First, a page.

About Me

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I'm a life-long New Englander, father of 4 challenging kids (I know: I'm supposed to say "wonderful", but while that'd be true, technically speaking, it'd also be misleading), and fortunate husband to my favorite wife of more than 20 years. I've got over 20 years experience breaking things as a test engineer, quality engineer, reliability engineer, and most recently (and most enjoyably) a Product Safety / EMC Compliance Engineer. In the photo, I'm on the left.

Friday, November 25, 2011

When to buy that tool

 I'm a pretty simple fellow, and I like simple rules. I'm also a bit of a cheap bastard, and I don't like spending money that I don't have to. On the other hand, I like to think that I'm fairly self-sufficient, and I hate borrowing things. I hate wandering over to my neighbor to ask if I can borrow a cup of flour, an onion, his car, or that tool that I sometimes could really use. It actually irks me to ask family if I can borrow things...that's how screwed up I am! :)

So when I'm doing a DIY project, there are always times when a certain tool would be helpful, but I don't really want to buy it for a single-use. Sure: if it's a $3 tool, go buy it and even if you only use it once, it saved you an hour and that's worth the money. But what if it's a $50 tool? $100? I object to buying that tool, using it once and leaving it to sit in my mess of a workshop never again to see the light of day. I also object to buying the tool, using it, and returning it. My cockamamie sense of honor prevents me from doing that.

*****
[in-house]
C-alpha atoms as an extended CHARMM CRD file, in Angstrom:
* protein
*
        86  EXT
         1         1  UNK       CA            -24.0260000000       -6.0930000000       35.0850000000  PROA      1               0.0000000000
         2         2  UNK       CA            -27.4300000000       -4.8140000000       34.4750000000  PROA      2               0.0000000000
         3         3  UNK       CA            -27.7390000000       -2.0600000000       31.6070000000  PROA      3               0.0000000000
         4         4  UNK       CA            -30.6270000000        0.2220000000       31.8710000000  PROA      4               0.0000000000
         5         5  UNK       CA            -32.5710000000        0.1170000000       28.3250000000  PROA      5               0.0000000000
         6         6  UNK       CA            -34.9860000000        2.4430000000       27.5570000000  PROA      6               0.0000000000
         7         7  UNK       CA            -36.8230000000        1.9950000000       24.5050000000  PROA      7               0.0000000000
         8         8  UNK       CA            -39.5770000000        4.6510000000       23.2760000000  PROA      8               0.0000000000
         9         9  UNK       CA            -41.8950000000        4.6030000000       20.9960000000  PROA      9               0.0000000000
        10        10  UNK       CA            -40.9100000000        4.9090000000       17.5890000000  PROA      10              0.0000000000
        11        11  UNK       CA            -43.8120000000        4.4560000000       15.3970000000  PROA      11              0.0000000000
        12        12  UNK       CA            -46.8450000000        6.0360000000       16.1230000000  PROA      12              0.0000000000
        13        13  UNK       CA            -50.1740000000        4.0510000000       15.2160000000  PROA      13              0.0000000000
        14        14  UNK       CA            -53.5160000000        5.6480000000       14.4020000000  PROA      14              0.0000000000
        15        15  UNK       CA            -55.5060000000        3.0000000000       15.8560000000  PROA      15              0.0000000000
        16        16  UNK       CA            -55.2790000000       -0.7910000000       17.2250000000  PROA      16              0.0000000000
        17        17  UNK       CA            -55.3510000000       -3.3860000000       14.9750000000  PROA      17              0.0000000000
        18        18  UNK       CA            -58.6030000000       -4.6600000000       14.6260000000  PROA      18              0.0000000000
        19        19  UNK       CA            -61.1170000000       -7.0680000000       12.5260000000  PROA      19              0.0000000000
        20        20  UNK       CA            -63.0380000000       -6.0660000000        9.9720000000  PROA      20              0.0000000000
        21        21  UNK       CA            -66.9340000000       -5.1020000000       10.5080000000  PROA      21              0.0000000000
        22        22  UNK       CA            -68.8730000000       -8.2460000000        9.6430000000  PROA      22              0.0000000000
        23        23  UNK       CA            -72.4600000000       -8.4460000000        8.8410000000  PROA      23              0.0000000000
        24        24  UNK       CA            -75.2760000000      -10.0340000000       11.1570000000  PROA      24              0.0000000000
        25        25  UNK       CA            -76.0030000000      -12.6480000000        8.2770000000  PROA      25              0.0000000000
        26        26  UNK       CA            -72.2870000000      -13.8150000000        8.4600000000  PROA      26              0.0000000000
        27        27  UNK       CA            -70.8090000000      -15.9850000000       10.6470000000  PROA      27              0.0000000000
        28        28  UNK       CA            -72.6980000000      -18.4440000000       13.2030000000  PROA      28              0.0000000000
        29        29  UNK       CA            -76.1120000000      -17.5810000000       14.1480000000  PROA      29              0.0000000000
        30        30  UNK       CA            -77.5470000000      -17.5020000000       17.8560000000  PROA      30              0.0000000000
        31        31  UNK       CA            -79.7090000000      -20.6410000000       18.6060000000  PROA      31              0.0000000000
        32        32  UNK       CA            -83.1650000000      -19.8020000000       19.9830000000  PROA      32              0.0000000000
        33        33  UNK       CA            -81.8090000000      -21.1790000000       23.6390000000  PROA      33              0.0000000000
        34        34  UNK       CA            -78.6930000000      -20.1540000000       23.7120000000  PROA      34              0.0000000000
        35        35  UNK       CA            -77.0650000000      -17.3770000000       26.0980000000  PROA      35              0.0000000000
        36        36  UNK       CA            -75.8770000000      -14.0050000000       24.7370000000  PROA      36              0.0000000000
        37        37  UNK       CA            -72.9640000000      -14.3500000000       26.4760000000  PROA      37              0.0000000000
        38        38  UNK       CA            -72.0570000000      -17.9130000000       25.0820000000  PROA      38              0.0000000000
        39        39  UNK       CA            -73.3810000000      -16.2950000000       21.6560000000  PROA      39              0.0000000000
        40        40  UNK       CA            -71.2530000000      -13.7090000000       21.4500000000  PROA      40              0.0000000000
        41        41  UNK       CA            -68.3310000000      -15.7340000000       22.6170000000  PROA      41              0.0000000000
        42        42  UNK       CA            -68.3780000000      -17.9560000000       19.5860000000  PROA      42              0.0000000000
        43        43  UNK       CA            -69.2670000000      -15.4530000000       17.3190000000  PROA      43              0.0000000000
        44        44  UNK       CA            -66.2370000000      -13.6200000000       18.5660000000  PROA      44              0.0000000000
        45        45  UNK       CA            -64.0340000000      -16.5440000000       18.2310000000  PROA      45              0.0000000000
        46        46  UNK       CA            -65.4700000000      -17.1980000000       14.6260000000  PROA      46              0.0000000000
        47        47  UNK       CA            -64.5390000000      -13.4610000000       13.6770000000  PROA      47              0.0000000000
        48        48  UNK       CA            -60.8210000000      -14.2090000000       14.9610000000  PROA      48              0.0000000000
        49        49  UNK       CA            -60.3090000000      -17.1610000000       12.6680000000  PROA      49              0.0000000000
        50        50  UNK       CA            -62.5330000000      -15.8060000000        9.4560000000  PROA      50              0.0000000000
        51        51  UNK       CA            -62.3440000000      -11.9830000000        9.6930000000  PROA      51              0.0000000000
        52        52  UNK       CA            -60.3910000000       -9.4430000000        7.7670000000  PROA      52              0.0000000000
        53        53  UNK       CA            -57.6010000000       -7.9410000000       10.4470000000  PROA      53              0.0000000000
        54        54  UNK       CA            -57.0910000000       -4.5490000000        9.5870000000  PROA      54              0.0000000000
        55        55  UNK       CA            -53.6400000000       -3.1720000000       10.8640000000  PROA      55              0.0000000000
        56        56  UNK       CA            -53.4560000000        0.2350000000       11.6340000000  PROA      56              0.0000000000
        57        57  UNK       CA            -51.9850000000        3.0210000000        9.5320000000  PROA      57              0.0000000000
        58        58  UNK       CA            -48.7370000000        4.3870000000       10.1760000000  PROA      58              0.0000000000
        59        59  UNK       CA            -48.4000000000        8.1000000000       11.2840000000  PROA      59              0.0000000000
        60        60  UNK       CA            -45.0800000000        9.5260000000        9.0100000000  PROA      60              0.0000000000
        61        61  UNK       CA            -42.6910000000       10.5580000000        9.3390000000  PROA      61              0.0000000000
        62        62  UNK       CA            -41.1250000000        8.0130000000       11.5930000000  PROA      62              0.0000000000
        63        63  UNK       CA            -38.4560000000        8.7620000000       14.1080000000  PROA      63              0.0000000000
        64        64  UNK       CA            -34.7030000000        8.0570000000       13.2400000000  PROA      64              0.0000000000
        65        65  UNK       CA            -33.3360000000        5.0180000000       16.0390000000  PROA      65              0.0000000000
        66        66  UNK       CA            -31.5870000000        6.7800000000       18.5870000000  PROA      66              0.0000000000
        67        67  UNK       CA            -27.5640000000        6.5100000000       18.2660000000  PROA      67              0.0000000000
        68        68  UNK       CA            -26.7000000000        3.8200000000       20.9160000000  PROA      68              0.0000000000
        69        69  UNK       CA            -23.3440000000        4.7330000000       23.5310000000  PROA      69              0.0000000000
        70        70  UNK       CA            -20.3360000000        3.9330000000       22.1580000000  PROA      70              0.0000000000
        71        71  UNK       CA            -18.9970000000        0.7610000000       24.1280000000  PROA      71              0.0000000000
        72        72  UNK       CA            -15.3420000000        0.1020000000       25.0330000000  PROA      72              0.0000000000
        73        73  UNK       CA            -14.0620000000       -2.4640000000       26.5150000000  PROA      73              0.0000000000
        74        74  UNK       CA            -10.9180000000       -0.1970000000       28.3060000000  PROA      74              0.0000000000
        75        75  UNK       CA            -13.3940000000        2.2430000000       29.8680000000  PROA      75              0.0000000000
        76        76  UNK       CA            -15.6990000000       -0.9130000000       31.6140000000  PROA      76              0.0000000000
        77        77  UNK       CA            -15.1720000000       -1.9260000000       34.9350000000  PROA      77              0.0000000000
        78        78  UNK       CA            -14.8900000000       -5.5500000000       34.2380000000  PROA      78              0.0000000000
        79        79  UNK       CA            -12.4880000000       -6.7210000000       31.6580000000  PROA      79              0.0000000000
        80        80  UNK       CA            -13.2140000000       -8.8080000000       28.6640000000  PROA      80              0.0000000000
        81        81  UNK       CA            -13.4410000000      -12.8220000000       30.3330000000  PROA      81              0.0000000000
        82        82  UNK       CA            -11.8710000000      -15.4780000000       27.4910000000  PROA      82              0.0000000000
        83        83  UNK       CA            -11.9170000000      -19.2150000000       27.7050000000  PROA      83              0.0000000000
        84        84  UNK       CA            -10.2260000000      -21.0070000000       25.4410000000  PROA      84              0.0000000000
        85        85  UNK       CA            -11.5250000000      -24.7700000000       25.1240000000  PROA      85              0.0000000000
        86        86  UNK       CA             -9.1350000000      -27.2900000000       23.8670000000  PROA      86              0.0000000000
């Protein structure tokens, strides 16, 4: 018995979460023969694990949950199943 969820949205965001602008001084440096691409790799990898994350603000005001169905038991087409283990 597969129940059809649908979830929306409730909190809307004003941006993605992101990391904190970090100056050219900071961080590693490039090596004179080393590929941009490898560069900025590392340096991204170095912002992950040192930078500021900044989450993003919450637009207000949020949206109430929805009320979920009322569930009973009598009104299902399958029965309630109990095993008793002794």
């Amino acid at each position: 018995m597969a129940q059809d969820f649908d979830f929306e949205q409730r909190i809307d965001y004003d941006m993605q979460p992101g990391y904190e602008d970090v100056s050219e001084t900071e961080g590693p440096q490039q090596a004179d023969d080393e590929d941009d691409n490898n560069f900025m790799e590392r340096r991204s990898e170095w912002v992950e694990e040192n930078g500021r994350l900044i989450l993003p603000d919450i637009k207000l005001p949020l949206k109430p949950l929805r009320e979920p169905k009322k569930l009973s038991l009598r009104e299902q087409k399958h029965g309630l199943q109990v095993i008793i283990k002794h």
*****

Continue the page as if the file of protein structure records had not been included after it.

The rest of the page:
If I've only got this one job to do, I'll typically muddle through, even if it costs me a few more hours and a bit of stress.

So when do I break down and go out and get that tool?

The sentence is: “This job would be a lot easier if I had a             !

If I fill that blank in with the same tool three times in one month, I go and buy that tool.

I like this rule a lot. It's prevented me from buying tools that I don't really need, and at the same time it's forced me to buy tools that really come in handy somewhat often. If I were to need a specific tool once every half a year for five minutes, I might just swallow my pride and go ask a friend if I can borrow one. Or, I'll come up with a way to use not-quite-the-right-tool to get it done.

This rule forced me to buy my Rotozip, my chainsaw (when you need a chainsaw, nothing else will do), brad nailers, and a host of other tools that I really like having on hand. It has prevented me from spontaneously buying impact hammers, hammer drills, a drill press, a bench grinder, and countless other tools that I don't have room for, and that I would have used once and left in my already over-stuffed workspace.


  1. You can always rent the big, don't need it too often but when you need it you need it, stuff.

  2. I did that with the impact hammer, which I never used due to a shoulder injury, but my wife went to town on the concrete walk!

  3. Hmmm ... my husband uses your "This job would be alot easier" line also -- just before he runs to Home Depot. If your wife enjoyed using that impact hammer on your concrete walk, maybe a nice tool for HER for Christmas? Just a thought ...